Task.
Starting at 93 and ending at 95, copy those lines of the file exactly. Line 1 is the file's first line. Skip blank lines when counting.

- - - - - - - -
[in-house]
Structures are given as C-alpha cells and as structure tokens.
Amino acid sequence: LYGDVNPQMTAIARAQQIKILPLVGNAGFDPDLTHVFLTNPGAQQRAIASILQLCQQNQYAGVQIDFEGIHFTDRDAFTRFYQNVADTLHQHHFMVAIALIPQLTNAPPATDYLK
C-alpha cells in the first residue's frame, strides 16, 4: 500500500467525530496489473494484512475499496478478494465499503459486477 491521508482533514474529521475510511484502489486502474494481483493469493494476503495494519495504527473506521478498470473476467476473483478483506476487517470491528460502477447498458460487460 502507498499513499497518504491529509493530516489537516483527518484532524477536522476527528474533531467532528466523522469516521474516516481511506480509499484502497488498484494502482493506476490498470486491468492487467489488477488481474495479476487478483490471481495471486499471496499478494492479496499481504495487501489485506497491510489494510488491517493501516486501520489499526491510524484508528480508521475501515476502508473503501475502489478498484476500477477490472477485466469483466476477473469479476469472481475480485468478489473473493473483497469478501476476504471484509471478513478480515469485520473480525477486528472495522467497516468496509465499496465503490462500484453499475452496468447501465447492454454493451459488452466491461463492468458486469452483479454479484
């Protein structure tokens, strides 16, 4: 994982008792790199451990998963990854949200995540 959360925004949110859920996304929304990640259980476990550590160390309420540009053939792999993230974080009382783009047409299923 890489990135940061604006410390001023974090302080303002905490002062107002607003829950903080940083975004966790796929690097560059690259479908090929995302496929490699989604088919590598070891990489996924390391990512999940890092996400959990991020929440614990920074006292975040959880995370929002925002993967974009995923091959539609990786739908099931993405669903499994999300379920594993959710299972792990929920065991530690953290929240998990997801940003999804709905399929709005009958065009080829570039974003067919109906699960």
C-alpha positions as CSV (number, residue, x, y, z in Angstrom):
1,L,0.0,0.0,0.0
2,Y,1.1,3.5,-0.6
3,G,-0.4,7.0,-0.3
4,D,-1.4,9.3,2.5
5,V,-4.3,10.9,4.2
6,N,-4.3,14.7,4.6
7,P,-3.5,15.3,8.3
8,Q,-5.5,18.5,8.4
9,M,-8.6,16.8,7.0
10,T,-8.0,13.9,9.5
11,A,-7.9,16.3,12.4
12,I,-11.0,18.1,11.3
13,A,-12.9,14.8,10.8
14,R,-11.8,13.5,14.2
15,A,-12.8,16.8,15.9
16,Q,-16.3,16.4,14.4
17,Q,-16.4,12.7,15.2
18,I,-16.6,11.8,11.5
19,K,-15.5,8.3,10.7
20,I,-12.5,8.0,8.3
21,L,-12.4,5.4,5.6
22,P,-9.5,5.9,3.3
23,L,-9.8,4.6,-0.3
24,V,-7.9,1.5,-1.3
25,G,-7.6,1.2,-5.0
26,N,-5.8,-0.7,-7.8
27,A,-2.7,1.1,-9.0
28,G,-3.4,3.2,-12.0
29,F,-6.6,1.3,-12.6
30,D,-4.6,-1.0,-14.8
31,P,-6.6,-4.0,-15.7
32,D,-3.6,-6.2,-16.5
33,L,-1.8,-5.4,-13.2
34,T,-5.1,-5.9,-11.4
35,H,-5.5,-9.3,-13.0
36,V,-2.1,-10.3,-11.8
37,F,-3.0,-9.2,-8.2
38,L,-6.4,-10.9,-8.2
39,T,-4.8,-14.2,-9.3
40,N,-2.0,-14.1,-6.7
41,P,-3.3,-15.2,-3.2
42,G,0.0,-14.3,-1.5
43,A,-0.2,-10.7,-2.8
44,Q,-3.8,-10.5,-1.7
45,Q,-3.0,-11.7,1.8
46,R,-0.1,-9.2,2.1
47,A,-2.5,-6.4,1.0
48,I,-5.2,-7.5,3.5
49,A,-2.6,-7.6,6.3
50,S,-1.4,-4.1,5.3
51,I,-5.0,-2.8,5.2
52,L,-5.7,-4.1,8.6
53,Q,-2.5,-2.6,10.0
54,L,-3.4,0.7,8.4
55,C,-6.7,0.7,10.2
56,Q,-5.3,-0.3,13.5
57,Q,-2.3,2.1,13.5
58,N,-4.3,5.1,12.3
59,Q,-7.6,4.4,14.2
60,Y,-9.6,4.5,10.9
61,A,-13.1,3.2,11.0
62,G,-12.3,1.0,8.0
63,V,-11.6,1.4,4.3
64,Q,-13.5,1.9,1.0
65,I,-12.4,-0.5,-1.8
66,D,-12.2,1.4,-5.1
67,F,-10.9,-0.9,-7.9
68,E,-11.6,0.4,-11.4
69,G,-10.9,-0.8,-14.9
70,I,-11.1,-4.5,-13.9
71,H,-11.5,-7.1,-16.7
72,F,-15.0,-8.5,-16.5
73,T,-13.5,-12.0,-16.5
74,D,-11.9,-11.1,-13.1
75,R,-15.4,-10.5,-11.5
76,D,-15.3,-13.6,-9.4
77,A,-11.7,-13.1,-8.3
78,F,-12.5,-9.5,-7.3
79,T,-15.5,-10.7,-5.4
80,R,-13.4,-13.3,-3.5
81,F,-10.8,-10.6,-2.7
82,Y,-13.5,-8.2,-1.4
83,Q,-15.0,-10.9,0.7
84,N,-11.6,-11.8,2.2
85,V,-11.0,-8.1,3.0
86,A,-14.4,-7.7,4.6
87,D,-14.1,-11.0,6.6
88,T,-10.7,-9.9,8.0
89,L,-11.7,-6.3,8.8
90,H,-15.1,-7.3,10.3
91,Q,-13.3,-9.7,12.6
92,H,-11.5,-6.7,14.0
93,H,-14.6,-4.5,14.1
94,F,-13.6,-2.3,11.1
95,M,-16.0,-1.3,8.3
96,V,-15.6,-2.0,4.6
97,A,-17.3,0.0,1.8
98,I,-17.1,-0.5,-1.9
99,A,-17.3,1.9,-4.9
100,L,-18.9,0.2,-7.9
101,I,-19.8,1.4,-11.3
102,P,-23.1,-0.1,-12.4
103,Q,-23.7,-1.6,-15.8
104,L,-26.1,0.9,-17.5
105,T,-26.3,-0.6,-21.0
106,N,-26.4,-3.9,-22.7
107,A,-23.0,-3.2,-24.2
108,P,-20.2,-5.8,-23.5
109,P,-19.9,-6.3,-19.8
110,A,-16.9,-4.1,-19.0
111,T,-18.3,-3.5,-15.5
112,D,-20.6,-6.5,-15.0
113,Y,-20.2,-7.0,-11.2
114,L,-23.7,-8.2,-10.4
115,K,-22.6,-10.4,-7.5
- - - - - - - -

87,D,-14.1,-11.0,6.6
88,T,-10.7,-9.9,8.0
89,L,-11.7,-6.3,8.8